Fiddle tunes were played largely for accompaniment of dancing; which meant a great deal of repetition. However, the lack of a "listening audience" did not stunt the development of the ambitious fiddler: complex variations were played as the tune sequence was repeated; these were referred to as "divisions". These could either be written (or memorised), but frequently they were improvised. Manuals were published explaining how to go about this improvisation, and Roberts highlights close similarities with 20th Century jazz playing: "We learn that several fiddles might improvise together dixieland style, or take breaks in swing style. One book describes the practice of calling out "breve" very like the jazz practice of calling "fours" where each player takes four bars in turn"
Syncopation was also common. There were speciality pieces such as "The fox chase",where the fiddler broke all the rules of melody and rhythm, using trick effects to imitate the fox, hounds, horses and horns of a chase. Something very similar can occasionally be heard today in American old-time fiddle.
The most common key used were, naturally, the easy ones (G,D,A,Am, Em), but increasing use was made of more advanced keys such as C,F,Bb,E,Cm and Gm. Second and third position were also occasionally used, mirroring developments in "art music" of the time.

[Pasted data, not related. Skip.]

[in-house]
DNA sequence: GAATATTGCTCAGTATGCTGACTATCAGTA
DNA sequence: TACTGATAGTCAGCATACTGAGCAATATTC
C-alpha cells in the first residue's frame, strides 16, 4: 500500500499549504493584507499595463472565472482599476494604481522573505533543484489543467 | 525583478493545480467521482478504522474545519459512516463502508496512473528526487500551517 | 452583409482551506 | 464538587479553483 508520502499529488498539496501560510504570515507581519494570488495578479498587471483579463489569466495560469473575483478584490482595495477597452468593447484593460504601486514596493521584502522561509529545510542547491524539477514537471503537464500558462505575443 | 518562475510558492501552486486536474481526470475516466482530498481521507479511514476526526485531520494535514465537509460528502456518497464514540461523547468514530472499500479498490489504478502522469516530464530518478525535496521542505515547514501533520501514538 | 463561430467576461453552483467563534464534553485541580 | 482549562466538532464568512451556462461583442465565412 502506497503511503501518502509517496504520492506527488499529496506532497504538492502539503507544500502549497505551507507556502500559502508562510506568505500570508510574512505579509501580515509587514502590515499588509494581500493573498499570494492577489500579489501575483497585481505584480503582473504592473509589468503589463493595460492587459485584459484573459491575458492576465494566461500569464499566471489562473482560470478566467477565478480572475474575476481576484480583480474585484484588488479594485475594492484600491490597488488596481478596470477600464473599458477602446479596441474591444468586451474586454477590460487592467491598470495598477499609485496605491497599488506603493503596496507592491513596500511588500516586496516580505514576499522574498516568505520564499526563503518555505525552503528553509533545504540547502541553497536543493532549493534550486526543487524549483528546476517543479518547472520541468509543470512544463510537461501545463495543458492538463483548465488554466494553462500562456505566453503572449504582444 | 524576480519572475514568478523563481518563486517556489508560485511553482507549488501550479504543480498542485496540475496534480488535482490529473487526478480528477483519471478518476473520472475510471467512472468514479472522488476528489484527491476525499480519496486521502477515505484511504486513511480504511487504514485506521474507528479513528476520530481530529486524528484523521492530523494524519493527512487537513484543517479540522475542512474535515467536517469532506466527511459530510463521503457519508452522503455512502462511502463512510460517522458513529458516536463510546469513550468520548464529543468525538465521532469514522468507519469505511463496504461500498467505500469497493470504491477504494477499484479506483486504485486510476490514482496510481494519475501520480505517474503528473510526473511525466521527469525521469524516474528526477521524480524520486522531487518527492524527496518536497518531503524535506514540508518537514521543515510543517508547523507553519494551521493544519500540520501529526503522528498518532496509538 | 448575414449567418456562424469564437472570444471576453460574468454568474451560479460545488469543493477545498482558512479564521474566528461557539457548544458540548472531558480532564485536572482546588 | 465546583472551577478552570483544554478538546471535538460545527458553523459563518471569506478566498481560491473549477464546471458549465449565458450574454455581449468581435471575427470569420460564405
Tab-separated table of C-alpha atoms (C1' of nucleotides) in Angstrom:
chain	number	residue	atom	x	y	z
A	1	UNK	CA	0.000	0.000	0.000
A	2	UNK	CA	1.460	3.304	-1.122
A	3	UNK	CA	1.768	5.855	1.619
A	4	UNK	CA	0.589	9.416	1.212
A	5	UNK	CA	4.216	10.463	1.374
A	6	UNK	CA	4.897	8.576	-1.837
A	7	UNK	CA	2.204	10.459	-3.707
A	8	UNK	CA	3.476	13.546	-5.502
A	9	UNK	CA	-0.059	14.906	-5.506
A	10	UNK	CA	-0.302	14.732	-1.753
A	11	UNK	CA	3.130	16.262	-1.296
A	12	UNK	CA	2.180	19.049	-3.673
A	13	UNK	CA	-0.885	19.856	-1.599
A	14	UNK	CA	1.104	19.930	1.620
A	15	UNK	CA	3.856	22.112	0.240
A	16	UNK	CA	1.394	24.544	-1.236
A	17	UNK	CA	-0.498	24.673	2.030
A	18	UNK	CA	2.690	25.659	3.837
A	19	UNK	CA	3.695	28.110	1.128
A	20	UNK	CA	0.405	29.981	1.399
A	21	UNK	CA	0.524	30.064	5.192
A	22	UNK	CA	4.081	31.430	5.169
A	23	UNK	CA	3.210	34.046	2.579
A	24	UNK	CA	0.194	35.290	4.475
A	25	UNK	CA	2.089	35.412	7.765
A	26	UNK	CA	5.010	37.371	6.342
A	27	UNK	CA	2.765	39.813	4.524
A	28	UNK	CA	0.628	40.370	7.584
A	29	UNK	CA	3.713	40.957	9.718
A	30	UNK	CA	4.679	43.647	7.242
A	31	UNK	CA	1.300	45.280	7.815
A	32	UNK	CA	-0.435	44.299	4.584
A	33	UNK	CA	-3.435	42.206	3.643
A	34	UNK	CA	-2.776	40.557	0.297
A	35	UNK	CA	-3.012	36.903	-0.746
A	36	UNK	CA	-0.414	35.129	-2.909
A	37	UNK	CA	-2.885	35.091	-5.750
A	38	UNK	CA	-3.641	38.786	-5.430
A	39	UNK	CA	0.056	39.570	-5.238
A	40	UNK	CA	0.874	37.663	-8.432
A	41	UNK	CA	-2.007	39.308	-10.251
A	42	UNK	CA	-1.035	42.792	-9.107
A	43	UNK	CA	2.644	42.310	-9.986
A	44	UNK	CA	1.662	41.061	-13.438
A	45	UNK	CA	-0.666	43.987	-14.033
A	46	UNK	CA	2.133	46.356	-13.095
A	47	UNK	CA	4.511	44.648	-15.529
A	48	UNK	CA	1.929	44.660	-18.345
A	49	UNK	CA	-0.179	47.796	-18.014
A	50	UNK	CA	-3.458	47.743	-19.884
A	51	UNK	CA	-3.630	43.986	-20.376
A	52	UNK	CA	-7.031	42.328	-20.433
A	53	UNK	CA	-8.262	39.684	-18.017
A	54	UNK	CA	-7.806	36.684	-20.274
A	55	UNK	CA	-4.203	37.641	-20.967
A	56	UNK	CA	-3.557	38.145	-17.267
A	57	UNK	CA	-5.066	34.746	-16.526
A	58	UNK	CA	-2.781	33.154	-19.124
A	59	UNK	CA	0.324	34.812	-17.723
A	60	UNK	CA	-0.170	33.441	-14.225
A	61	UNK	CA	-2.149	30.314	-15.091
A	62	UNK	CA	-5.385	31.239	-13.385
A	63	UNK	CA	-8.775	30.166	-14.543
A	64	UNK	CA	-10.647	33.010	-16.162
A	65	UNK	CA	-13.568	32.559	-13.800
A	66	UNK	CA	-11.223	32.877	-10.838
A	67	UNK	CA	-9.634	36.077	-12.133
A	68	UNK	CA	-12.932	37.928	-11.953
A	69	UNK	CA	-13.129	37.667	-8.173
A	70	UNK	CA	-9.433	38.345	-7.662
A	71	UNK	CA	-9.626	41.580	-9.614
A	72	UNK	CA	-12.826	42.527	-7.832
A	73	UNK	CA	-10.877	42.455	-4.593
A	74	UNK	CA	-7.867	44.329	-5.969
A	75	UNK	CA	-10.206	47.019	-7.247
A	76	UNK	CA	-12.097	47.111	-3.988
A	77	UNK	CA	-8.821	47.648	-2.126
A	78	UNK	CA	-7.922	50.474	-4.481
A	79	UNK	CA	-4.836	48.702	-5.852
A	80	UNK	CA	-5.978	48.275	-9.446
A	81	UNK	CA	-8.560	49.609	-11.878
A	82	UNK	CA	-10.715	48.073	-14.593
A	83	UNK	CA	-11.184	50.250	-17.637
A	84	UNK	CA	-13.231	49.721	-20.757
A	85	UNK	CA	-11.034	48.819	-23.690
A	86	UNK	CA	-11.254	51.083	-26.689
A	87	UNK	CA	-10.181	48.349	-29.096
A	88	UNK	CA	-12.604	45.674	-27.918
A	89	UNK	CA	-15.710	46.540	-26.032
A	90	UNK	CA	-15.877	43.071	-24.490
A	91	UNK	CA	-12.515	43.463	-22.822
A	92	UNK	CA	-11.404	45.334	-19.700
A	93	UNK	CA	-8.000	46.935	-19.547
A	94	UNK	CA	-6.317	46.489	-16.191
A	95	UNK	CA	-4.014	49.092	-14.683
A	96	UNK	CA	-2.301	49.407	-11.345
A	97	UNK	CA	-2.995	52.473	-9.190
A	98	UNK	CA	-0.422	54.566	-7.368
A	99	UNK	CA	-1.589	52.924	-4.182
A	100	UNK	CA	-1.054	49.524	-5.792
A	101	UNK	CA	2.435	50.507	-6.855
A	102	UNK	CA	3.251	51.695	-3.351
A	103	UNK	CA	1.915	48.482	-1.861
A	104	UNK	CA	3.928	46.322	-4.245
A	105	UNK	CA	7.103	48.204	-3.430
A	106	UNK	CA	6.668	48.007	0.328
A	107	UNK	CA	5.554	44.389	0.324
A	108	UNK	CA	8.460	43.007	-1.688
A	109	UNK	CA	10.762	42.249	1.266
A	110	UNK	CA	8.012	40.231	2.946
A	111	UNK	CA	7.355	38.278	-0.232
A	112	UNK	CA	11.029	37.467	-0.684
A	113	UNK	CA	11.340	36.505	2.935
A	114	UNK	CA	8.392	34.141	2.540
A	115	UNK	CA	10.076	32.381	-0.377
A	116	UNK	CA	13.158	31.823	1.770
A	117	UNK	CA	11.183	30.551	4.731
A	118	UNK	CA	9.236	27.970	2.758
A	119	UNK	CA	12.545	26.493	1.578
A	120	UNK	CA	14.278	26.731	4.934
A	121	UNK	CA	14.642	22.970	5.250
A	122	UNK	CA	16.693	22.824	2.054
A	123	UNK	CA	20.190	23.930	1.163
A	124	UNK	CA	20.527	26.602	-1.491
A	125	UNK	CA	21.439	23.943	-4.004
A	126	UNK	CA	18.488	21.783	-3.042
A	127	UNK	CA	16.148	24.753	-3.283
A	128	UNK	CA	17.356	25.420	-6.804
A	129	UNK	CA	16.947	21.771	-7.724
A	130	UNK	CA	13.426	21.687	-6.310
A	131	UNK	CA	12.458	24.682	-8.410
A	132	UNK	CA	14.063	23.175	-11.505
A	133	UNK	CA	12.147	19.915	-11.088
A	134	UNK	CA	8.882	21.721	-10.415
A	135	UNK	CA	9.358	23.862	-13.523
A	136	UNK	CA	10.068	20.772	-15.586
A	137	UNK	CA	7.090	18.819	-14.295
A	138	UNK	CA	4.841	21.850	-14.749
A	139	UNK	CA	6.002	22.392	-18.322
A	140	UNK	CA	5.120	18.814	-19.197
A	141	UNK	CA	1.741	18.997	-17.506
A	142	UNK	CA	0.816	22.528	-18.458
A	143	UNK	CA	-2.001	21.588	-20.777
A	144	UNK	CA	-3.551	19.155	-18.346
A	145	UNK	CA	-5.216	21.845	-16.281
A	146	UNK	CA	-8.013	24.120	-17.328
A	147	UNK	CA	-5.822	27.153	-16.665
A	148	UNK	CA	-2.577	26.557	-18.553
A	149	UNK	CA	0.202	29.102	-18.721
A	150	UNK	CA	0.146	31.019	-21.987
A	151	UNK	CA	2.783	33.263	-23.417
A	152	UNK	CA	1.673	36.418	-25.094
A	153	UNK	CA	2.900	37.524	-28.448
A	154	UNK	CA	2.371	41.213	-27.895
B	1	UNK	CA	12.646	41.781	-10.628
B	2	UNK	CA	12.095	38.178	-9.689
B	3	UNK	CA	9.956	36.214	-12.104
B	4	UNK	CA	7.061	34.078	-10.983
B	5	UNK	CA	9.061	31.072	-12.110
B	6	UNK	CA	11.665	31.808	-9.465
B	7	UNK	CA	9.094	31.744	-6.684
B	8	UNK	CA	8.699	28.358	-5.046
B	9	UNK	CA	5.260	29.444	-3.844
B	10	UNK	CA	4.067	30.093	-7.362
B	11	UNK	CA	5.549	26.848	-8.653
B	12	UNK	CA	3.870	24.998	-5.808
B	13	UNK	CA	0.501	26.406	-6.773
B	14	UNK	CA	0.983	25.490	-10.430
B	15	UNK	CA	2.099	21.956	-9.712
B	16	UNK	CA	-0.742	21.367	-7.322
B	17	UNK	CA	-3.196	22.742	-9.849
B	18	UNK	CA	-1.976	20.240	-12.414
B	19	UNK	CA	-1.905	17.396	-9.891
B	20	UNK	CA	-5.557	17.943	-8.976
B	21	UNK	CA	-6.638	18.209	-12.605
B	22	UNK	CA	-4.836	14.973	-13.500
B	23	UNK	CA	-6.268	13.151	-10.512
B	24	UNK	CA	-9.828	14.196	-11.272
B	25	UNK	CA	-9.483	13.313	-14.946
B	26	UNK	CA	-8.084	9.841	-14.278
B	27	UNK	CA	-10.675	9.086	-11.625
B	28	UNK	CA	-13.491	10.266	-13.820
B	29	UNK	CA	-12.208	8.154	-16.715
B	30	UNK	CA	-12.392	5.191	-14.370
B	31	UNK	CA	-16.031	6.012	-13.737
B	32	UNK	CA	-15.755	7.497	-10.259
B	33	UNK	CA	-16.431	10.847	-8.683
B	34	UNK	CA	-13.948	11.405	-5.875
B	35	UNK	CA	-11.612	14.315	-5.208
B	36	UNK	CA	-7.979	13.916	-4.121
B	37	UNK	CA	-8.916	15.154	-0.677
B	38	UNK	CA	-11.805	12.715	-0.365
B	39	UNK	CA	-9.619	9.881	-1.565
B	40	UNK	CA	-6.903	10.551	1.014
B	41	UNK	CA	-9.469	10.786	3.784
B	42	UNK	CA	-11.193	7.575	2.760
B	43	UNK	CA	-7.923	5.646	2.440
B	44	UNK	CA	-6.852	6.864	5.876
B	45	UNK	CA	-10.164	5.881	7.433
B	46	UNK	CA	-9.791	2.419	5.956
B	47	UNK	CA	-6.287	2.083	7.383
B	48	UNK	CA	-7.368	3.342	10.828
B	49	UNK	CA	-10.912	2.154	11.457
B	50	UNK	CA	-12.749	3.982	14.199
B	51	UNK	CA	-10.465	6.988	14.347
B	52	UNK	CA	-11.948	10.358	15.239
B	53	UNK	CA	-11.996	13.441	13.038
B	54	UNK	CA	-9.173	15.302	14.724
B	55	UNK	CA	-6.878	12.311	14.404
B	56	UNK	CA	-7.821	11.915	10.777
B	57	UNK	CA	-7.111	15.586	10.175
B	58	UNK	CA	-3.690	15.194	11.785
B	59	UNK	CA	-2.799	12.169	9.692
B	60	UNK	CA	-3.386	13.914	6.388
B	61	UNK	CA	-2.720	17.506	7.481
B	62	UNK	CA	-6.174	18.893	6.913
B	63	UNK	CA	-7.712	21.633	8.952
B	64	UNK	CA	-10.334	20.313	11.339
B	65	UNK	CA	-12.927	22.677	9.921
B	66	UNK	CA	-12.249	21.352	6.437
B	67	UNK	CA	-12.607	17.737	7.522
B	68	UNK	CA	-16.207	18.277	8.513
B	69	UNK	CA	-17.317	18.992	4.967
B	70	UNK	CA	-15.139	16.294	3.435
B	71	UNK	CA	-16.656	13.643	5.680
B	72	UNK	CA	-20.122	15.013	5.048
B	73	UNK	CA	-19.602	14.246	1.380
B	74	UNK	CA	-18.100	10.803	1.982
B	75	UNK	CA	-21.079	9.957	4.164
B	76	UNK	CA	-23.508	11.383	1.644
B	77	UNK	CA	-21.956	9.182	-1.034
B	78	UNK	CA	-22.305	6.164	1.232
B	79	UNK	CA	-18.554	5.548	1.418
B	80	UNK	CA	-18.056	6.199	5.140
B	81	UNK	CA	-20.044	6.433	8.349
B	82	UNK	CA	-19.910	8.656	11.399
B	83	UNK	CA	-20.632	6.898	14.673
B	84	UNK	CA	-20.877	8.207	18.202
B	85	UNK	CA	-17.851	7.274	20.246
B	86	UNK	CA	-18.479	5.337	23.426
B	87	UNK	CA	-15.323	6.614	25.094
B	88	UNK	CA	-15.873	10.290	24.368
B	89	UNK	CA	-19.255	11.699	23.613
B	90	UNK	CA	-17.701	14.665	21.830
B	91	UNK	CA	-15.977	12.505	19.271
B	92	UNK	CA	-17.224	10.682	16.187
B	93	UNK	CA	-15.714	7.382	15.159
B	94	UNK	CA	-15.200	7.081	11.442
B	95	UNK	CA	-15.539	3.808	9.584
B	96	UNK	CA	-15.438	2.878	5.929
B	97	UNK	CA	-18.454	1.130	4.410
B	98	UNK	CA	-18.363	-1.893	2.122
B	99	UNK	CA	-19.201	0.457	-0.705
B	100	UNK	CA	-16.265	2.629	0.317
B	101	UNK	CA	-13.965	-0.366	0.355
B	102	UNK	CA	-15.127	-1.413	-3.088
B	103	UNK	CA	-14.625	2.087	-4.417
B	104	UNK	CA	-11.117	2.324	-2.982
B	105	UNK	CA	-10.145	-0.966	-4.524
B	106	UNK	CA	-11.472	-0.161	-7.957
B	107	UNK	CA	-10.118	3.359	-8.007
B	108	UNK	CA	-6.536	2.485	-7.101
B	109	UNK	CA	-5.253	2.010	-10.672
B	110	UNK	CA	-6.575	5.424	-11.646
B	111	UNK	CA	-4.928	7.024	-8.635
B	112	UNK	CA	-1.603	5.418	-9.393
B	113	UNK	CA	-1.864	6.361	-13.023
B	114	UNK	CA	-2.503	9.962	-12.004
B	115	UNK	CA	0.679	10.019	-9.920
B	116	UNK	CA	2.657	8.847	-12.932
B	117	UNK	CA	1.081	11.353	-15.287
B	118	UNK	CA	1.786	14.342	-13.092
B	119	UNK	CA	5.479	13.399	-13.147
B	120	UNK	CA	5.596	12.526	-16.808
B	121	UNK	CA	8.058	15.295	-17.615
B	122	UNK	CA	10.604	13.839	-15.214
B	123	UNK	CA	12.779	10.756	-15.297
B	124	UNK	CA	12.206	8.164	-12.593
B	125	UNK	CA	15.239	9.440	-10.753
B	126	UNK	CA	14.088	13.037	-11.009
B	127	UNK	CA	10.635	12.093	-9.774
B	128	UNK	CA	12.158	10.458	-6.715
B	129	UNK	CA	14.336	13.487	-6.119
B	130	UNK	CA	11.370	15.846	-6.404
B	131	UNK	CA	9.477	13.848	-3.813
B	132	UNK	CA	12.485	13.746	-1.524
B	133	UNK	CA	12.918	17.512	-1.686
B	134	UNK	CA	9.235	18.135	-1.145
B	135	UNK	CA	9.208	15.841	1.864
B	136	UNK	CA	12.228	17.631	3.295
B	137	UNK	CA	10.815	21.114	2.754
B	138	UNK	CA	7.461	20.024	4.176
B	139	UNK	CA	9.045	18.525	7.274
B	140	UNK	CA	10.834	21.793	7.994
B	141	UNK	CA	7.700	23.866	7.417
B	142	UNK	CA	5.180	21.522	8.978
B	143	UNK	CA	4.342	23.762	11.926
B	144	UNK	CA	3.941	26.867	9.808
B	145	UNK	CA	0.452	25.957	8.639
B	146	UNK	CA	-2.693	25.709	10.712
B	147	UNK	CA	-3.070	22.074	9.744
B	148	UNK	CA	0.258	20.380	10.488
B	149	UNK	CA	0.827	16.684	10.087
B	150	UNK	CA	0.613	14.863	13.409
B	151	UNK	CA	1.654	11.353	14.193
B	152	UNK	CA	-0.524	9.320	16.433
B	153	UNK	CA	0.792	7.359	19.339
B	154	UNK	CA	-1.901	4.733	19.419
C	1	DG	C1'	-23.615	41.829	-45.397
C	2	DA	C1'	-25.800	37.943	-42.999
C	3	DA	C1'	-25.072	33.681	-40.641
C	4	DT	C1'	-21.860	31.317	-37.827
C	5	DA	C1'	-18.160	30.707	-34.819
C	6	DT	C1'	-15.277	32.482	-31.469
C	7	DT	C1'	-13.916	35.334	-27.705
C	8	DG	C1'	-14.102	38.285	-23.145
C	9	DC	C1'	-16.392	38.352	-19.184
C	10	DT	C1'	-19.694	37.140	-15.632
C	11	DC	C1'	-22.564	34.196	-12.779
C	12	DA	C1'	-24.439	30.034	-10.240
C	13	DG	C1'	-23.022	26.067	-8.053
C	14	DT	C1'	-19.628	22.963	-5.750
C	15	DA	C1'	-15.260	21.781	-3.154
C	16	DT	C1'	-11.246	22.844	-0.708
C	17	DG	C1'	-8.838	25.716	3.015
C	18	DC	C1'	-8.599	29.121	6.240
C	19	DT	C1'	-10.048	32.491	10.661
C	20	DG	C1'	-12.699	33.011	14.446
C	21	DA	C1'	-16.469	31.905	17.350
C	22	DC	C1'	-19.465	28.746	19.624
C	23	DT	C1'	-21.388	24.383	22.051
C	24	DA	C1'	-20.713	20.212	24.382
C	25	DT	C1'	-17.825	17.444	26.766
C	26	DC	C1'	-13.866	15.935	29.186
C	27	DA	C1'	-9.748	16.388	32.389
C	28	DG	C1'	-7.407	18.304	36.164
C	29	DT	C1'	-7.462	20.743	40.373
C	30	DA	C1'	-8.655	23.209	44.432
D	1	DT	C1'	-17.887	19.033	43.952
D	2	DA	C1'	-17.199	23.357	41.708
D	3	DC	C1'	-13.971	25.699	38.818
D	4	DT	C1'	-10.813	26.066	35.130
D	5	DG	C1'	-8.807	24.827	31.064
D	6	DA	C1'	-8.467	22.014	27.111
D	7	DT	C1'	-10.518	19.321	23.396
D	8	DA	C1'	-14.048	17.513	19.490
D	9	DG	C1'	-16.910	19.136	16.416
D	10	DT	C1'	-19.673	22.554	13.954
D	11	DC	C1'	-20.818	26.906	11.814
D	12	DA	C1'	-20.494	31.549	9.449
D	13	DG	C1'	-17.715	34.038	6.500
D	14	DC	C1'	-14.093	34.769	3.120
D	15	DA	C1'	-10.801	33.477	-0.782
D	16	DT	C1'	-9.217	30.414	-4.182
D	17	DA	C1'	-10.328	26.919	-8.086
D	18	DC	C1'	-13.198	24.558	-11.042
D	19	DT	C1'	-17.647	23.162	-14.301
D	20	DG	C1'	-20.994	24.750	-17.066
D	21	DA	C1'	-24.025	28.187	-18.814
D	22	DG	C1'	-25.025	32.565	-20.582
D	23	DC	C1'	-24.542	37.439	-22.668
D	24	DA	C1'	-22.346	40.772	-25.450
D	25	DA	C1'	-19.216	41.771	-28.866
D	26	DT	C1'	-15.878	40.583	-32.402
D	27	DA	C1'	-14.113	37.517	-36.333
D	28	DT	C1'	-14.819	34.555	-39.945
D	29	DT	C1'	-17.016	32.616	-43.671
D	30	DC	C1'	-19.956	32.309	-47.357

Hornpipes were the tunes on which many fiddlers invested most time and effort; they were the showcase tunes on which the fiddler’s technique could best be diplayed, and on which they were likely to be judged. They were indeed the tunes most likely to be played for fiddle competitions. They tend to be more intricate harmonically and melodically than jigs or reels, often including accidentals and non-diatonic chords. The hornpipe is thought to have originated in England, and was known in the time of Henry the Eighth. It is used for both step dancing ( a solo display dance, often done with clogs) and for set dancing (ie dancing in sets or groups, as in country dancing). It was as a solo step dance that the hornpipe was most exciting. Because the dance could be done on a single spot it was ideal for dancing on board ship or in a crowded pub; the dancer use it as an opportunity to show off to his mates- either of the ship or drinking variety. Stephen Baldwin (1873-1955) was one of the few English fiddlers to have been part of an unbroken tradition of hornpipe playing. In an article in Fiddle on Magazine, Philip Heath Coleman describes how Baldwin played for a gypsy wedding in the Forest of Dean; “Arriving at three o’clock in the afternoon, he stayed until 2 o’clock in the morning, perched on a tree stump and playing, in his own words, “nothing but hornpipes” to which the gypsies danced “with great vigour- the sweat simply rolled off them. They never seemed to get tired.”